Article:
Dumelang, everyone (yes, I was saying it wrong all along…plural form ends in –ang). I’m back in business for blogging and ready to share my most important lesson from Botswana.
I just returned from New York yesterday presenting my research from last summer at the National Conferences on Undergraduate Research (NCUR). This was an opportunity to travel with other undergraduate researchers from WSU to see researchers from schools all around the US and UK present their research.
After three days of oral presentations and hundreds of poster displays, Kevin Rashid, Undergraduate Research Coordinator, remarked to our group that by far, we had the most advanced and professional research than any other school there. While he motivated us to do well on our presentations and supported us and our projects, I couldn’t help but become very critical of my own project and, subsequently, started realizing just how much growth and progress I’ve made as a researcher.
It’s been less than a year since I conducted fieldwork in Ecuador, research that took me 2 ½ months to conduct, but just two weeks in Botswana gave me a far deeper experience than my Ecuador research did, undoubtedly. I realized that a large part of fieldwork is grabbing the bull by the horns. For me, it means taking advantage of a difficult situation and making each opportunity count. Although we may have complained about our tight schedules while in Botswana, I really took something very important away from all those appointments.
I came to Botswana thinking, Okay, I’m focusing on Protestantism as it relates to HIV/AIDS support…this means I need to go to as many churches as I can. But who would have guessed that the two best interviews I had were of a nurse in a rural village and a mutakallim at an urban Islamic Center? Definitely not me! I didn’t have particularly high expectations about these interviews, but I went anyway, even if it involved waking up at 6am to conform to the imam’s schedule!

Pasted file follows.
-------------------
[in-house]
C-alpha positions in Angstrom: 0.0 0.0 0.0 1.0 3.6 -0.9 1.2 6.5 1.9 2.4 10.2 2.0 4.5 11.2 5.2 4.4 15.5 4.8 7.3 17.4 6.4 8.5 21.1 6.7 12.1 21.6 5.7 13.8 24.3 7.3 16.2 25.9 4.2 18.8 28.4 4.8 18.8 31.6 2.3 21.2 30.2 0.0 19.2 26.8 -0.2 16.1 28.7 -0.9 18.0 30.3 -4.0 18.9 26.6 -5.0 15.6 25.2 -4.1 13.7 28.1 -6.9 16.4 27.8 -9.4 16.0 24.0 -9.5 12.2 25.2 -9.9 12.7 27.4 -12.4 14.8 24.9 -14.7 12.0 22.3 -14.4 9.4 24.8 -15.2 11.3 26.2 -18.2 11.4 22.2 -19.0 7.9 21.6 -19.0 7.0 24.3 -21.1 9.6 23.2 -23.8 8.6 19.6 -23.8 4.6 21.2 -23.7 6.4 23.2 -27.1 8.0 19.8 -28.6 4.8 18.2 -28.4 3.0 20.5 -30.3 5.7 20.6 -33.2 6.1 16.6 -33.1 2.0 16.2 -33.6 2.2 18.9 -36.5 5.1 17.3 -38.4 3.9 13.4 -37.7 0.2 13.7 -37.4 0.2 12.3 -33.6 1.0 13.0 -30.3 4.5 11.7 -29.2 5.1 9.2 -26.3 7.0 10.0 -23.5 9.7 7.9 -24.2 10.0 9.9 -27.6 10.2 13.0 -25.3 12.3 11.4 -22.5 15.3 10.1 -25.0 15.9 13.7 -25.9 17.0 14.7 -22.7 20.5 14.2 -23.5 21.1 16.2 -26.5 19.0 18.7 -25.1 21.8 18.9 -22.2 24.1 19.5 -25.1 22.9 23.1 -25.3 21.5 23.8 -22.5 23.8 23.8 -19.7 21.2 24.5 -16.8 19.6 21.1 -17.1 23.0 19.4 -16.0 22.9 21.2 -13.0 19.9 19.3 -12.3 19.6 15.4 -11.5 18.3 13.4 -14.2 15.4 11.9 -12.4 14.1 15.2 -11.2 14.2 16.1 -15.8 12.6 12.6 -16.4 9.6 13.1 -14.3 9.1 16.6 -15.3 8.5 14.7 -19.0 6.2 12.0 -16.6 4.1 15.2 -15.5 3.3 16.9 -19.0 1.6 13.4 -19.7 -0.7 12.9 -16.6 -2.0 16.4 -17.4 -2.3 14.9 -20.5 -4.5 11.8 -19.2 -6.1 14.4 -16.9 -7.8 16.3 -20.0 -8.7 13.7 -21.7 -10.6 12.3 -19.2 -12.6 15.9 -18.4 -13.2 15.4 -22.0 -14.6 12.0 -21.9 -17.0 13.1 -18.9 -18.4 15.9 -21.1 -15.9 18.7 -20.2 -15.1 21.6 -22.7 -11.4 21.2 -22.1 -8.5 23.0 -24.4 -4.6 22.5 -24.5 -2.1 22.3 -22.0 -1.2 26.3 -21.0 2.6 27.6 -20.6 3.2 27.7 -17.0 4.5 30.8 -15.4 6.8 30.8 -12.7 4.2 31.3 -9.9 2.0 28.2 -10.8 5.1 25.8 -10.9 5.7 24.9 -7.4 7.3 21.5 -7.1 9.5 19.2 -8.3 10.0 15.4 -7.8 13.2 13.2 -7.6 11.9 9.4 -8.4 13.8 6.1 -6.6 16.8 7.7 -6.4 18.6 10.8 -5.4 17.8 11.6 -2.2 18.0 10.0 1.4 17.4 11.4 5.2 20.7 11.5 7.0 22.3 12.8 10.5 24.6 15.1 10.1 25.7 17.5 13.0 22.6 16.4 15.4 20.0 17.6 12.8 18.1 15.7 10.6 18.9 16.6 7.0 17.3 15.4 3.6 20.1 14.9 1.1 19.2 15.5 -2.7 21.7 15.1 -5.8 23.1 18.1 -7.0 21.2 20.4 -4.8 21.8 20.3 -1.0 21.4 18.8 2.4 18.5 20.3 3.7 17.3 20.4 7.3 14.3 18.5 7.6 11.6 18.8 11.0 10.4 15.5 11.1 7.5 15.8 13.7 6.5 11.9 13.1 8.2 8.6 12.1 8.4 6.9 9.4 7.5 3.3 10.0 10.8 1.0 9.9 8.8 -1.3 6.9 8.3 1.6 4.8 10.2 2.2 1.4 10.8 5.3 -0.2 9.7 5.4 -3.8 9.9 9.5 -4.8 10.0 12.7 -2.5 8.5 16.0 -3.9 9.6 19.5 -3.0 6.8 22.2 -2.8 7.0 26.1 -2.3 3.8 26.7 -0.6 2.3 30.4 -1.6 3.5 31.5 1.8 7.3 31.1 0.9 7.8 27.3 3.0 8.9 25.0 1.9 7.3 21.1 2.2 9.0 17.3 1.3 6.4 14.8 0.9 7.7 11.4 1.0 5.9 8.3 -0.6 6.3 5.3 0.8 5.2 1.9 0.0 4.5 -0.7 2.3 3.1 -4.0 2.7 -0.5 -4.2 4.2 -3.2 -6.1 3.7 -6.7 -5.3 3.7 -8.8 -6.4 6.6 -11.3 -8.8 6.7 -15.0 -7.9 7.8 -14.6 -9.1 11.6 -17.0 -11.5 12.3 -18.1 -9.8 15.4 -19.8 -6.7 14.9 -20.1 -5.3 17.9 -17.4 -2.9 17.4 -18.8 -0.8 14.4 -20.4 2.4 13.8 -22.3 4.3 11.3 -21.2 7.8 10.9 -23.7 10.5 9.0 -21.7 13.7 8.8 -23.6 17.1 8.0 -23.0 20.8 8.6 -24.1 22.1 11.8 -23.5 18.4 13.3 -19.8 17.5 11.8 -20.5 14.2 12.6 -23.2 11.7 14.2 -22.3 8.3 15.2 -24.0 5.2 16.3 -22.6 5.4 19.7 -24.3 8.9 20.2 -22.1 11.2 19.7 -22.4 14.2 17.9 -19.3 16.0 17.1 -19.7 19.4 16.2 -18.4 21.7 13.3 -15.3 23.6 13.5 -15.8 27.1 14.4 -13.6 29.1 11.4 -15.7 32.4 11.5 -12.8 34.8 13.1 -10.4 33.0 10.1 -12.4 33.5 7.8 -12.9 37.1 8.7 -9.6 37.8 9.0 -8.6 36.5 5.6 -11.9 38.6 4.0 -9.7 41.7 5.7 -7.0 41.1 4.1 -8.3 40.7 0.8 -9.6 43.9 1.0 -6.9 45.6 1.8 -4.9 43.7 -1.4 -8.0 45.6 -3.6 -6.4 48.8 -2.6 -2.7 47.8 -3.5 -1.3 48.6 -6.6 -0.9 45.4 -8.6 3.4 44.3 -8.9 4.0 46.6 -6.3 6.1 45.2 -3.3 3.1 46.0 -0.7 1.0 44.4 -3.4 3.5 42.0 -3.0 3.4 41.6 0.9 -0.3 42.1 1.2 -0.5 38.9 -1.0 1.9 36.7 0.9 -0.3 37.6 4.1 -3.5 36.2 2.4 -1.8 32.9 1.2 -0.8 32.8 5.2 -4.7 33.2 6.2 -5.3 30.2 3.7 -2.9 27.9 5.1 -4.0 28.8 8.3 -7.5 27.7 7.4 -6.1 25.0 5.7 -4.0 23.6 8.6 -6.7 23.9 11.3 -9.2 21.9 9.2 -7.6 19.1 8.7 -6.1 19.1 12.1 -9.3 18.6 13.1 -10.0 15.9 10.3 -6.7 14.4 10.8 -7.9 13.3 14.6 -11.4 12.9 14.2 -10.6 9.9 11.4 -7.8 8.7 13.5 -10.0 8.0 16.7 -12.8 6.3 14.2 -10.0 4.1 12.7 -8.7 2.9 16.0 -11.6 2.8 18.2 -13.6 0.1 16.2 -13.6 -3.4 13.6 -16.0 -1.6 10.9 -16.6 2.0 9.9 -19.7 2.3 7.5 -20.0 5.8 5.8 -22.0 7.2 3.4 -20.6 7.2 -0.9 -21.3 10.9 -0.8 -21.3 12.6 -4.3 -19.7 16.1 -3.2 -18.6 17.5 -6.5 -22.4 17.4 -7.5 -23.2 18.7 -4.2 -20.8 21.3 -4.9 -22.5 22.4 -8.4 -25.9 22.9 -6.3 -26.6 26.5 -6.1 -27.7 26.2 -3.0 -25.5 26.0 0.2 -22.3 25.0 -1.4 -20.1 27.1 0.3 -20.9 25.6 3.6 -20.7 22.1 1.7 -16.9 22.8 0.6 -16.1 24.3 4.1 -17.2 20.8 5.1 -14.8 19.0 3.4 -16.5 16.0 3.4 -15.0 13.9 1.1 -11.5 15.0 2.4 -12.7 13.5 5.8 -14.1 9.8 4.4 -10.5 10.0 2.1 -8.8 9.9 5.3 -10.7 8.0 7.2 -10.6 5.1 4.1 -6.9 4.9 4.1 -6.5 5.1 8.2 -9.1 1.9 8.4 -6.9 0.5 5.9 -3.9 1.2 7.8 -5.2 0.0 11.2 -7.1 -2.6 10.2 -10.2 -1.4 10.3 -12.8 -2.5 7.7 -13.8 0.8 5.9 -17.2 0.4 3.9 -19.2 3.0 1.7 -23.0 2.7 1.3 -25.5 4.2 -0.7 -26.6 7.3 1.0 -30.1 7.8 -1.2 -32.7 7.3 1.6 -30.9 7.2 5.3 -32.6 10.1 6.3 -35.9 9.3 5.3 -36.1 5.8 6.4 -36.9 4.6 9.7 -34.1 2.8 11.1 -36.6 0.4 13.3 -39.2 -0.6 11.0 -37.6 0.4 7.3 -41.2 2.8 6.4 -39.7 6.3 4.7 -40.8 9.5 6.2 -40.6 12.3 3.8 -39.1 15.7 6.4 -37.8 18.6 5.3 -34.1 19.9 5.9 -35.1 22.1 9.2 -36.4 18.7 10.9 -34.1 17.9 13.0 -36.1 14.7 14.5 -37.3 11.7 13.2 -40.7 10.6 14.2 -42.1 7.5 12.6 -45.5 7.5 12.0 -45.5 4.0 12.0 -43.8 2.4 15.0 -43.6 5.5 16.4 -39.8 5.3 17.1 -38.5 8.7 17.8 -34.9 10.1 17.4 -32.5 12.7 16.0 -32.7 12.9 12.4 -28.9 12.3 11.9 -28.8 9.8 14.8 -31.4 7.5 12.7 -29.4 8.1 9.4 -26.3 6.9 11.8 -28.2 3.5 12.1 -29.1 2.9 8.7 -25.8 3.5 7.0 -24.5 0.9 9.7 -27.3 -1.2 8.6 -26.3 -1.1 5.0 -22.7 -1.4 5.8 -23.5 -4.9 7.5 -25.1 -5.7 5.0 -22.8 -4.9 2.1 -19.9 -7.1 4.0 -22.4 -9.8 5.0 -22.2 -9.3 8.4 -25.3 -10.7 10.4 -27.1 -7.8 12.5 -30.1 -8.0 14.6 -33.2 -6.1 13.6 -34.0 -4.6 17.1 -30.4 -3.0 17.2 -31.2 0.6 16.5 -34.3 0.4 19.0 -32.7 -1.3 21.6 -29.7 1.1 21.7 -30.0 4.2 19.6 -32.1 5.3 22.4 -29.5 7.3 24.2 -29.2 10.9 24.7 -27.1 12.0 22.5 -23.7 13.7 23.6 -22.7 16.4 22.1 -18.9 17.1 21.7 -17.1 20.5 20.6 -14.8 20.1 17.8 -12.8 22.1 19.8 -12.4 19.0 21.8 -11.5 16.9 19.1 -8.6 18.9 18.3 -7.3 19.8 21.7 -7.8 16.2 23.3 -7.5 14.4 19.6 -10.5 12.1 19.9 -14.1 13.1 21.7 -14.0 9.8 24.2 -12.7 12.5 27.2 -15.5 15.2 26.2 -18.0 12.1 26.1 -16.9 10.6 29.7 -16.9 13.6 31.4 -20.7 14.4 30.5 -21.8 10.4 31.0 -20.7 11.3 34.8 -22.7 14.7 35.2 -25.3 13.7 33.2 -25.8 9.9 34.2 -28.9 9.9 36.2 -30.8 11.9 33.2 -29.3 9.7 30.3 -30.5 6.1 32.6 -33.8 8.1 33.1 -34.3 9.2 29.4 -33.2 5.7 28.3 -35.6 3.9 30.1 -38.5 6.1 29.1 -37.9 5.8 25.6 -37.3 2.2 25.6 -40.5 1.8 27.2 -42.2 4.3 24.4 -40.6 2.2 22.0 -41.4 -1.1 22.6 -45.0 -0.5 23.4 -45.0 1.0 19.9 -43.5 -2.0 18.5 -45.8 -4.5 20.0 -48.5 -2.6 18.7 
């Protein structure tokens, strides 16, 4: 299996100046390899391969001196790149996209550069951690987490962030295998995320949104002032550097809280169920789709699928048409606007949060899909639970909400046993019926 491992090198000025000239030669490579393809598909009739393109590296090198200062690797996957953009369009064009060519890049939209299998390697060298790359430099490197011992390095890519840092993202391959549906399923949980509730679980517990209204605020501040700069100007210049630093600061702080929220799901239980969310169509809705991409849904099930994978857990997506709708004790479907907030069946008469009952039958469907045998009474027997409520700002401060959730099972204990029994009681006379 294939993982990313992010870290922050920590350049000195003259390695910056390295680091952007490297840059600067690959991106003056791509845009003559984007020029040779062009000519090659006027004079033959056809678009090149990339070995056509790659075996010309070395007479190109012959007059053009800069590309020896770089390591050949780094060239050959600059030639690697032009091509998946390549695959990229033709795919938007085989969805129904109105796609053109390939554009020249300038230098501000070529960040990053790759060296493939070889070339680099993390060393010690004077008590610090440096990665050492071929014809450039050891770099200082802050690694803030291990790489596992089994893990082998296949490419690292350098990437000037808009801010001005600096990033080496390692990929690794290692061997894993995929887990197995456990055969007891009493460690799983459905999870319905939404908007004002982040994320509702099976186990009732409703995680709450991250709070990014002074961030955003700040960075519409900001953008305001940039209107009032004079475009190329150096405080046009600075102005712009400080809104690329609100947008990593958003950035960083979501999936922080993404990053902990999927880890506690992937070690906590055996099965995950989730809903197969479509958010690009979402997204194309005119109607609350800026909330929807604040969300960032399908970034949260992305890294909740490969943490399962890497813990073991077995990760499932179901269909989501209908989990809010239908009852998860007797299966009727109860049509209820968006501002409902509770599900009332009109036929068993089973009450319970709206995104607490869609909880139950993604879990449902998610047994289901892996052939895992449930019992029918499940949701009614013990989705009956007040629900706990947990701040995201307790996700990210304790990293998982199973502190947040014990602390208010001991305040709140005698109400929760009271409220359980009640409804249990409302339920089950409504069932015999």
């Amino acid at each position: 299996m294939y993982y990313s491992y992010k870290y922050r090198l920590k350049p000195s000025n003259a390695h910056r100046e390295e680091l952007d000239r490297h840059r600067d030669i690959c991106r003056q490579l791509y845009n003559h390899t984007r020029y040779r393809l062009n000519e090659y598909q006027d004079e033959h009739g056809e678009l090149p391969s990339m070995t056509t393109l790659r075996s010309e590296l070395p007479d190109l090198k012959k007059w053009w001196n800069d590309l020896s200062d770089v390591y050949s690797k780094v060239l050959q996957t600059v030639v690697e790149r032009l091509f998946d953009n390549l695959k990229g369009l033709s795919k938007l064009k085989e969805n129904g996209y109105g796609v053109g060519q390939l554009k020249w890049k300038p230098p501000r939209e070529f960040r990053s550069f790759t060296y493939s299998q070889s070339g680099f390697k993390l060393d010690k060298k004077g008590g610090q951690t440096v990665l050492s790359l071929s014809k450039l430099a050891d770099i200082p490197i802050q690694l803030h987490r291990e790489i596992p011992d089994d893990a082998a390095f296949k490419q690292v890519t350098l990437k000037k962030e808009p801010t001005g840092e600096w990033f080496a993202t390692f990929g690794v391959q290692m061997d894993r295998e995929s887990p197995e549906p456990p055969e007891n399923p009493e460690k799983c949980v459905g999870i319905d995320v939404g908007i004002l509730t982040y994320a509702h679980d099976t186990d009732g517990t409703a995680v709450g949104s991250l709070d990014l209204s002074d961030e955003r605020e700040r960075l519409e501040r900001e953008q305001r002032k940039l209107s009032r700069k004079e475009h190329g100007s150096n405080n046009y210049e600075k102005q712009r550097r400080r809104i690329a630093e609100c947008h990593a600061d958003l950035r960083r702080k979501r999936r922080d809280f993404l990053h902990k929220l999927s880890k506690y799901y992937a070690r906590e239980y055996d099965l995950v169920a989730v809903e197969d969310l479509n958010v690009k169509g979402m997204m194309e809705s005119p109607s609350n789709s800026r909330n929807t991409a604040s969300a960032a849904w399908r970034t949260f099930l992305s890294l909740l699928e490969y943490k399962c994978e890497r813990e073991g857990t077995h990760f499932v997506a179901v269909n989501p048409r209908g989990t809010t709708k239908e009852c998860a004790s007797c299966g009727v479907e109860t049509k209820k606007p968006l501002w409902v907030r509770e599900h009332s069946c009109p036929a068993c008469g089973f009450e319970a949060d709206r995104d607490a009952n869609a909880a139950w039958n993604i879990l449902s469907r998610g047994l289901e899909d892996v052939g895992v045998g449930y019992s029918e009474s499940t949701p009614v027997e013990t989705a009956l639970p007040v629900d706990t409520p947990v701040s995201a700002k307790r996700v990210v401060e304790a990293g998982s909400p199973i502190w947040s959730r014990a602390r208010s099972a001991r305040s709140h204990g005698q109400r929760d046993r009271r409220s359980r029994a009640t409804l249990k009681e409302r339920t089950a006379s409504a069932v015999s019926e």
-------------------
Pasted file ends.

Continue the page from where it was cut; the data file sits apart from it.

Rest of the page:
I suppose, as a researcher, what I learned from Botswana that I never picked up in Ecuador, was that strong fieldwork results simply won’t present themselves in your lap. Staying a foreign country and living with a community and studying them is an important aspect, but a key part that I left out last summer was going out and making my own appointments. I lived 35 minutes away from the capital, Quito, which is not only the seat of central government, but also happens to house the head clerical offices of the Roman Catholic church in Ecuador. What a fantastic opportunity! … that was missed.
I am being very critical of myself and my methods, but that’s what happens when you learn so much from one recent research project and return to an older one. It’s similar to finding an English paper from high school that you thought was amazing at the time, but cringe at your own words years later.
Researchers, much like journalists, need to be assertive in obtaining other sources of information for our projects. Afterall, that’s a great way to gain legitimacy for whatever your project may be.
As a budding anthropologist, you can bet that this won’t be the end of my fieldwork. Heck, this isn’t even the beginning. But I’m definitely looking forward to improving myself and my results in future projects.